The trends in different art forms in any given period are in fact always identical, and nothing resembles more closely the painting of an age than its poetry or its musicPerhaps this claim is in fact not at all remarkable to anyone who’s been paying attention, or who reads German; but to me, who have not, and do not, it was like a thunderbolt from the blue. Actually more like a theatrical simulation of a thunderbolt manufactured with magnesium flash and kettle drum, because if it struck me, it struck me as completely false.
Lately I’ve been reading Bruno Schulz, one of the most astonishing prose artists produced in that amazingly fertile period between the wars. More on Schulz in my next post, I hope, but I mention him here because of a back-cover quote that caught my eye: Schulz’s writing, one critic pronounces, is (somehow) just like the painting of Chagall.
It is hard for me to see the point of this comparison. It seems to me that Schulz, despite the strong presence of elements of the visual arts in his work, is interested in making everything – not like a picture – but like a book. And if his writing does often reach for synaesthetic heights, what is pervasively clear and true in it still is that such effects are achievable only through writing, that there is something irreducibly written about the written word.
But to see an equivalence between the different art forms of an age is not just pseudo-profundity, it is not only the meaningless shorthand of lazy literary criticism. It is built into literature itself, the drive to transcend the form and aspire to the condition of other forms, beyond the written.
Everybody knows that all art aspires to the condition of music. But in the essay from which this aphorism is taken, Walter Pater begins by saying: ‘It is the mistake of much popular criticism to regard poetry, music, and painting – all the various products of art – as but translations into different languages of one and the same fixed quantity of imaginative thought.’
It is ‘the beginning of all true aesthetic criticism’ to recognize that the ‘sensuous material of each art brings with it a special phase or quality of beauty, untranslatable into the forms of any other’.
I suppose this does not quite directly contradict the claim I quoted at the top of the page – which itself, taken in context, was really meant to say not much more than that the techniques of late-medieval Flemish painting are reflected in the writings of Burgundian court poets of that age. But it does make me wonder how useful it can really be to talk about one art form in terms of another.
Pater himself writes so wonderfully that I can easily see how all art aspires to the perfect interpenetration of form and content that is the condition of music. And he pinpoints an exact truth, which is not that art forms all resemble one another, but that they appear constantly to be striving to become other than they are. This Anders-streben (a Hegelian-looking term if ever there was one, but not in fact one of Hegel’s, it seems) I think expresses perfectly a very basic truth about art.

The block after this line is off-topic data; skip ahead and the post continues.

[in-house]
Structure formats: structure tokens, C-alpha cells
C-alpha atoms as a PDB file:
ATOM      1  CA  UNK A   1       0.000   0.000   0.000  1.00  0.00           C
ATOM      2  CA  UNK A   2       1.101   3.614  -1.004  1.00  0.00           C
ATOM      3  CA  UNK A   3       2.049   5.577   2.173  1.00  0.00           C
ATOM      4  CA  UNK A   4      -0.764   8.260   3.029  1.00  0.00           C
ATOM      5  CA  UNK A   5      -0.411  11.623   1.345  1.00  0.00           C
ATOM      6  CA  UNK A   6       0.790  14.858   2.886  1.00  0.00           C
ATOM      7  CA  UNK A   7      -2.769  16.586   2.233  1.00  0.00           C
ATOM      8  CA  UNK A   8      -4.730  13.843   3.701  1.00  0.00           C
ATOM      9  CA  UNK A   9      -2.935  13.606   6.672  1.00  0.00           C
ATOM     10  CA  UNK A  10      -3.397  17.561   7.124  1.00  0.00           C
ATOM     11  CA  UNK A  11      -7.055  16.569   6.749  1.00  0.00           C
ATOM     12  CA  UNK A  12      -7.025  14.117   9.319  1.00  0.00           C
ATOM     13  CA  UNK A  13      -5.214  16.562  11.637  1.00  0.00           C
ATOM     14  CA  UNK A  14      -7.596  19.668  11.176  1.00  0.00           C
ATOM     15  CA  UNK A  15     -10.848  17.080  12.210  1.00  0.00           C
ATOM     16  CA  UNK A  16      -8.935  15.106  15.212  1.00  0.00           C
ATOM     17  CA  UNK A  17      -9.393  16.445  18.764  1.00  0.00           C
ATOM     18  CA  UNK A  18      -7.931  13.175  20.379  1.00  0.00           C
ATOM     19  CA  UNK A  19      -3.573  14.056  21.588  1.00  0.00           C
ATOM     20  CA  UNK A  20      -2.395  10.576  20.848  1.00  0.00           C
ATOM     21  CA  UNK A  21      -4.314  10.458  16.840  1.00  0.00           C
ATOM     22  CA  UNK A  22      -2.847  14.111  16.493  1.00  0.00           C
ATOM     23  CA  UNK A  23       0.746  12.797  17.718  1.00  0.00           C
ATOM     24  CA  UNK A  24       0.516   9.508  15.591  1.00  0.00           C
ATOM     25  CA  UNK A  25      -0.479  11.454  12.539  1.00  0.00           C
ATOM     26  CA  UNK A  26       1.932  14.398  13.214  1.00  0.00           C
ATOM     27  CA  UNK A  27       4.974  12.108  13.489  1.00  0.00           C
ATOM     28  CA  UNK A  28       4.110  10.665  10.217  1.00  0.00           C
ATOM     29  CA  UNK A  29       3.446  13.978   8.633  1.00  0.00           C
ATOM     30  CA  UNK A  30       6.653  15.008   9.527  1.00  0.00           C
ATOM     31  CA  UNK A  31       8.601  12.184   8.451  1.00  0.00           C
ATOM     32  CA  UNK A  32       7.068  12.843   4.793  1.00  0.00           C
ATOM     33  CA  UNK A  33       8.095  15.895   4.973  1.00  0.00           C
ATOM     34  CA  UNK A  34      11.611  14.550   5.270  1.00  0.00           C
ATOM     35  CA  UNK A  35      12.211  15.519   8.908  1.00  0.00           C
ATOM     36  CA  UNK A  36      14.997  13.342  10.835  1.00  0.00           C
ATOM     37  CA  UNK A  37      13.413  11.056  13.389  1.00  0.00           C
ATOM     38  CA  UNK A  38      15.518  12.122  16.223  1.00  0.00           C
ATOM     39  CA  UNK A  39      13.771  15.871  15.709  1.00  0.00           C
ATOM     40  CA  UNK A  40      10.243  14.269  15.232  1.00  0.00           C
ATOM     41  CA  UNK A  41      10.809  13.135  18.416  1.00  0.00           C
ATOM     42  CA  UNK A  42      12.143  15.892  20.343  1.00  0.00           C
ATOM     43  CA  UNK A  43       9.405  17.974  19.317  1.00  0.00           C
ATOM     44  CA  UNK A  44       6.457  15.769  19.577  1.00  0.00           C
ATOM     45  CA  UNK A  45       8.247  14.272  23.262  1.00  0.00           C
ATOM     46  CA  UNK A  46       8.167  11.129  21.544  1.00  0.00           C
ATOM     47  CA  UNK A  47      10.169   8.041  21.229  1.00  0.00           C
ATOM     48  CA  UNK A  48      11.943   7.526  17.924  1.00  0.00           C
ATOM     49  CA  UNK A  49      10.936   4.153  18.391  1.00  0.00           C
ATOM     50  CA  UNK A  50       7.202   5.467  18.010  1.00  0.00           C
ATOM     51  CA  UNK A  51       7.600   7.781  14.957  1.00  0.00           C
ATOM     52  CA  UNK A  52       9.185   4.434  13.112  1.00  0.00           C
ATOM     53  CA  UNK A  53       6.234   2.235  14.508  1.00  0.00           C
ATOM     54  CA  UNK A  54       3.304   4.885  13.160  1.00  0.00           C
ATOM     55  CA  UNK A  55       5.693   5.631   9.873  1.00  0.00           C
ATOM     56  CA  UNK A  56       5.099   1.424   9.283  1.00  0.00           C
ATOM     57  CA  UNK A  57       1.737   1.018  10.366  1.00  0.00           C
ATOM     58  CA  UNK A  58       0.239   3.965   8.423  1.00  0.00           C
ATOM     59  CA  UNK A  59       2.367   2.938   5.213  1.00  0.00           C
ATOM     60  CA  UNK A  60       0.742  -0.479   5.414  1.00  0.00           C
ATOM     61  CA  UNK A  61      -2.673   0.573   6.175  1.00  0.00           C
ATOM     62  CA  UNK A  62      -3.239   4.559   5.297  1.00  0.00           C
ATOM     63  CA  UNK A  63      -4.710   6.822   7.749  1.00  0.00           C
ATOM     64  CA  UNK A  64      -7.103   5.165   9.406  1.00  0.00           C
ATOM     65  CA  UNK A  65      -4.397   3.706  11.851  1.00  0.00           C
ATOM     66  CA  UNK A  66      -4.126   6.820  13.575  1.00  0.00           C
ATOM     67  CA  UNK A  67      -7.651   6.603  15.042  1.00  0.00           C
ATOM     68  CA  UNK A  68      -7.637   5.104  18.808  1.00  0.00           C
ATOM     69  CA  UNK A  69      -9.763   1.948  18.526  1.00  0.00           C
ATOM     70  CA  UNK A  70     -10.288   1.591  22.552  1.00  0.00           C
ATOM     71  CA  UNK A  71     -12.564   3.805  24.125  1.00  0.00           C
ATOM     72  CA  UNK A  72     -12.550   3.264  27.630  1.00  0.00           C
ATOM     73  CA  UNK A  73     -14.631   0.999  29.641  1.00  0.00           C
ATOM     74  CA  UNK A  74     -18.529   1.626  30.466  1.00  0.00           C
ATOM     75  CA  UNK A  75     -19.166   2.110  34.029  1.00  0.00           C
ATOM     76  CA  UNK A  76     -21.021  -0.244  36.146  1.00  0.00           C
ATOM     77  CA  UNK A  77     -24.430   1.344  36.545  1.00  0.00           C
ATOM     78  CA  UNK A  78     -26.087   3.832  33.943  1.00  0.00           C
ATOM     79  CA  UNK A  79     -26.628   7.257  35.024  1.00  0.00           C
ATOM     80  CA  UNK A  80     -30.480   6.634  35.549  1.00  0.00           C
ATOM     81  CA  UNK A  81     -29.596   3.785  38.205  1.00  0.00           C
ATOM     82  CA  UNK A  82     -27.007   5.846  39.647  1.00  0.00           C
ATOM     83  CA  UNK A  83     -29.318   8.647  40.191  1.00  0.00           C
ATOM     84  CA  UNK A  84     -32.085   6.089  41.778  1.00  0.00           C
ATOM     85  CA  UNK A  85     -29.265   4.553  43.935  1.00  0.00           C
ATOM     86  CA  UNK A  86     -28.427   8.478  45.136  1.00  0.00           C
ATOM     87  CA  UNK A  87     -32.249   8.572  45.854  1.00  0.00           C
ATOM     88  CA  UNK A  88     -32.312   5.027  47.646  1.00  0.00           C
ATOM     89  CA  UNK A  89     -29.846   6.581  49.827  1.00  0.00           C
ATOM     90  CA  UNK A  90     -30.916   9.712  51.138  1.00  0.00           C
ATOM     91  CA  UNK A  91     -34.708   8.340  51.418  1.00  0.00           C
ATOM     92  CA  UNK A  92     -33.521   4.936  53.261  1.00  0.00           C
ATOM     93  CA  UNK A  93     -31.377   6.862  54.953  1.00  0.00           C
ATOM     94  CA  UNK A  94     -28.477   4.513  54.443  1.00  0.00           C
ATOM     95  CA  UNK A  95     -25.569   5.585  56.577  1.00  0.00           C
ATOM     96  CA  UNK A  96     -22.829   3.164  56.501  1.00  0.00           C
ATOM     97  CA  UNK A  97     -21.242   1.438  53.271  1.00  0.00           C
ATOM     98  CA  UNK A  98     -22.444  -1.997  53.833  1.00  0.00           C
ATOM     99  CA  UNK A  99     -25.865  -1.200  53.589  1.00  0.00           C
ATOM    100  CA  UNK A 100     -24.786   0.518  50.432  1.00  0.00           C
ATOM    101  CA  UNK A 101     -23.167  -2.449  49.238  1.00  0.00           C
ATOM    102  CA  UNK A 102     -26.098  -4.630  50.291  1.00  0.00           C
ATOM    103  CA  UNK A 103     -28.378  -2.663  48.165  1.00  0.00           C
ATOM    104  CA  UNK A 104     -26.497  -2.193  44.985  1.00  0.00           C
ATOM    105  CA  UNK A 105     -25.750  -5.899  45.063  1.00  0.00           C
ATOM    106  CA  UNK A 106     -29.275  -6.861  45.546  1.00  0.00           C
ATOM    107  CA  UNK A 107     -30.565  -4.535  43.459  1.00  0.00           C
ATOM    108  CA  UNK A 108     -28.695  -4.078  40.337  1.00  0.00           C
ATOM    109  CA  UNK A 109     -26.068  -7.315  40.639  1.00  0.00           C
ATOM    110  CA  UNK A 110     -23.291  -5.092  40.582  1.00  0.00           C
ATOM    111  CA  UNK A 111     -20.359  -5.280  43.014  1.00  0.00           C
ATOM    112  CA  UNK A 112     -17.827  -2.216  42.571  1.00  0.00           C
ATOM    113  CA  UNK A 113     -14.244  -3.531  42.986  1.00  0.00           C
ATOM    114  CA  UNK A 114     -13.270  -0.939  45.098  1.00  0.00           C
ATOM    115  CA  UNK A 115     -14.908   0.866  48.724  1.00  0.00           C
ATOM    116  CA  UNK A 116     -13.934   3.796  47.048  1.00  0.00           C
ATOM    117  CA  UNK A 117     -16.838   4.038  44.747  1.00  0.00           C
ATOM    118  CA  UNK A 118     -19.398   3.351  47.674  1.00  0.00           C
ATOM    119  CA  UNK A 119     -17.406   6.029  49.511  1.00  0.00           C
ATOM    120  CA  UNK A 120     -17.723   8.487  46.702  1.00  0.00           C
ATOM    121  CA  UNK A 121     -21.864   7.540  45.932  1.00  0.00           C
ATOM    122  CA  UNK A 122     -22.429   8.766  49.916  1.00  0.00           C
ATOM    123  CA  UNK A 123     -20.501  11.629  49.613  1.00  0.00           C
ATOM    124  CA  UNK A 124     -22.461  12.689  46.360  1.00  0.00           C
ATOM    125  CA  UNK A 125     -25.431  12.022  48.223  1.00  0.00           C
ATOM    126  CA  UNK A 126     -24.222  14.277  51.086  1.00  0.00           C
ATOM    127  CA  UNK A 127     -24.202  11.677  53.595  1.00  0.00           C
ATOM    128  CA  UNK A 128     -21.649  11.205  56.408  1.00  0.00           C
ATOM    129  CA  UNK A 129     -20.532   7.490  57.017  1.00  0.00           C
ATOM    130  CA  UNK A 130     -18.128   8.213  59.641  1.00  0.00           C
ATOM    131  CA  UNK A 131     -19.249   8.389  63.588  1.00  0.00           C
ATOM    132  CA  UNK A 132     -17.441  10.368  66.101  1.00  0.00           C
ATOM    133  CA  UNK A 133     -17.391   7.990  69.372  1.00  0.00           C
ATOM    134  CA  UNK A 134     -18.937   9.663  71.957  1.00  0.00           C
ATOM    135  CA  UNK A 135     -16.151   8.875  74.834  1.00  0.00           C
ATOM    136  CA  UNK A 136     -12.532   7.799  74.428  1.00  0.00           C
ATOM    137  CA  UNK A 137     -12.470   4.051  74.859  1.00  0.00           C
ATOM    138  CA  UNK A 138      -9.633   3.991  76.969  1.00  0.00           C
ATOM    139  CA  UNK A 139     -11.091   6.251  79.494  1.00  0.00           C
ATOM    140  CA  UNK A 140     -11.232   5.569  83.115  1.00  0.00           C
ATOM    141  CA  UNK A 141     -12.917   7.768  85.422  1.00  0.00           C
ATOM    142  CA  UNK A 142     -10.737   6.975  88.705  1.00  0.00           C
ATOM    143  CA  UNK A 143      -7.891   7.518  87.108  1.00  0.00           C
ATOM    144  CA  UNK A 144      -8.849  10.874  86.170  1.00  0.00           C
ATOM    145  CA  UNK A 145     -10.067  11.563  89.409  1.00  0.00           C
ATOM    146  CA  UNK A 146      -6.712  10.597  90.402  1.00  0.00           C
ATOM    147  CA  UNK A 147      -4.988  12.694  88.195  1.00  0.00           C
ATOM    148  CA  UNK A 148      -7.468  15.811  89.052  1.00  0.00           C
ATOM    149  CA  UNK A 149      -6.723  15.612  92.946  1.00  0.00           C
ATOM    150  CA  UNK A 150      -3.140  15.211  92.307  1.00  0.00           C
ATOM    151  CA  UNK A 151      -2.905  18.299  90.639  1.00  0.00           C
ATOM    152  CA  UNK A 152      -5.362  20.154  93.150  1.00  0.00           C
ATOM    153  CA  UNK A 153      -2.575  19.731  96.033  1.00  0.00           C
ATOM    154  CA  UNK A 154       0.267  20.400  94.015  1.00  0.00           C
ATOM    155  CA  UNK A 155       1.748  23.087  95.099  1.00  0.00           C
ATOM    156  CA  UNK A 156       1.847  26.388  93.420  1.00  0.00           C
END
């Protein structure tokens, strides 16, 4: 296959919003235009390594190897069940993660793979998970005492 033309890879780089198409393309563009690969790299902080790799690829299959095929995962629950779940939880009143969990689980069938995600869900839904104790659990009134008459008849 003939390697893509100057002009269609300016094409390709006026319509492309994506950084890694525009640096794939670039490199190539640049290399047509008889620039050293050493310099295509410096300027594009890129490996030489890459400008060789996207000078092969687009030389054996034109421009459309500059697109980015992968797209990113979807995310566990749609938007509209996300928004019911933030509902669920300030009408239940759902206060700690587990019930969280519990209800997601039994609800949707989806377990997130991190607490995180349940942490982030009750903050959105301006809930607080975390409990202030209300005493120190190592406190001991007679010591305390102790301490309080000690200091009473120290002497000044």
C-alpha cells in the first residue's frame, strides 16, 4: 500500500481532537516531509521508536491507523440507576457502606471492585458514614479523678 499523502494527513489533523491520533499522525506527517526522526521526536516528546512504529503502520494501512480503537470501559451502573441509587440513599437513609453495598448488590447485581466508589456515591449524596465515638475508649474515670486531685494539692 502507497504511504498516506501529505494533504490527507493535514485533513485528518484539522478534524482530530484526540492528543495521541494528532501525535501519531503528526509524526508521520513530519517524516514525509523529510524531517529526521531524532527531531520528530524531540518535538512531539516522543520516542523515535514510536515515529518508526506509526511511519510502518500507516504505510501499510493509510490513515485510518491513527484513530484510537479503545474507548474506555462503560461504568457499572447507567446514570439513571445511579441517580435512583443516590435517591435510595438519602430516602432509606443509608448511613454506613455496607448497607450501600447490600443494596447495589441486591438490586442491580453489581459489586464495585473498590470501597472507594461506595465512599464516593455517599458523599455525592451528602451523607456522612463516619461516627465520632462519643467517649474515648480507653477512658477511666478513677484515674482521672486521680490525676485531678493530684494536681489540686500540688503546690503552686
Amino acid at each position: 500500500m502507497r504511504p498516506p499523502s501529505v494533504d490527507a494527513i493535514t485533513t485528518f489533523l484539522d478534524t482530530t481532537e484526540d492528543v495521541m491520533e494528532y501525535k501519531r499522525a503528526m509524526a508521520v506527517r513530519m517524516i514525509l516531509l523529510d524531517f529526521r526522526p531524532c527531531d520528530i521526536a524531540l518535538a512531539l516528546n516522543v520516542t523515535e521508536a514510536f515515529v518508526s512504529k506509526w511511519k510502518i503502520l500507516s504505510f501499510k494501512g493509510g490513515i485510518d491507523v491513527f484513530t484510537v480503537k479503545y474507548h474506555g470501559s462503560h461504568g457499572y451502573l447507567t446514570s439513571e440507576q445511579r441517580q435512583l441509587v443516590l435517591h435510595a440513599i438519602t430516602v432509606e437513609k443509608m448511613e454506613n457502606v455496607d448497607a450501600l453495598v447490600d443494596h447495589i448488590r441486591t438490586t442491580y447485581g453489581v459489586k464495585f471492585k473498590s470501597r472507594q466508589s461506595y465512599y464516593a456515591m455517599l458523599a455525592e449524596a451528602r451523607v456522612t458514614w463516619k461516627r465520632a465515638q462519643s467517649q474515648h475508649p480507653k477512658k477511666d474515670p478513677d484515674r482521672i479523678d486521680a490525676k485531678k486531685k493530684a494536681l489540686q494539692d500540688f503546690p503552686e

Artists and writers – especially writers – have always tried to express their own art in terms of other forms. ut pictura poesis. enargeia: the word-picture. In the work of Ovid this transformative tendency is distilled and is itself transformed into theme and structural principle. Ovid not only represents bodies changed into new forms, but transforms his own art into different arts: into sculpture, into picture, into music. Pygmalion, Arachne, Orpheus stand as figures for the poet; and in turn their arts are translated back into the poetry of Ovid’s text. They were always bounded by textuality, which constitutes the supreme Ovidian illusion. Ovid’s book has furnished the material for new transformations, in Bernini’s Apollo and Daphne, in Titian’s Actaeon, or in any of the innumerable Renaissance ‘figurations’ of the work.
Schulz (to come back to him, if I may) is a true successor to Ovid in that his art represents the inner tendency of things to strive to become unlike themselves – or rather, to become more like themselves by becoming other. This tendency is I think what becomes manifest through the transformative power of the poetic word.
Reading Pater and Schulz in parallel is a rewarding experience. Where Pater writes that ‘in its primary aspect, a great picture has no more definite message for us than an accidental play of sunlight and shadow for a few moments on the wall or floor’, it can be read as a anticipatory gloss on Schulz’s ‘squares of brightness dreaming their intense dreams on the floor’.
Schulz writes of the life of things: an anthropomorphism not only of animals and objects, but of a square of light, a stretch of time, the wind. Of transformations that go beyond even Ovid’s metamorphoses: a man into an electric doorbell, a woman into paper and ash, the world into a book.
It is clear to me that Schulz, no less than the man of whom Pater wrote these words, could discern the correspondences between things and between words and things, the correspondences ‘through which, to eyes opened, they interpret each other’; and it may well be that ‘he seemed to those about him as one listening to a voice, silent for other men.’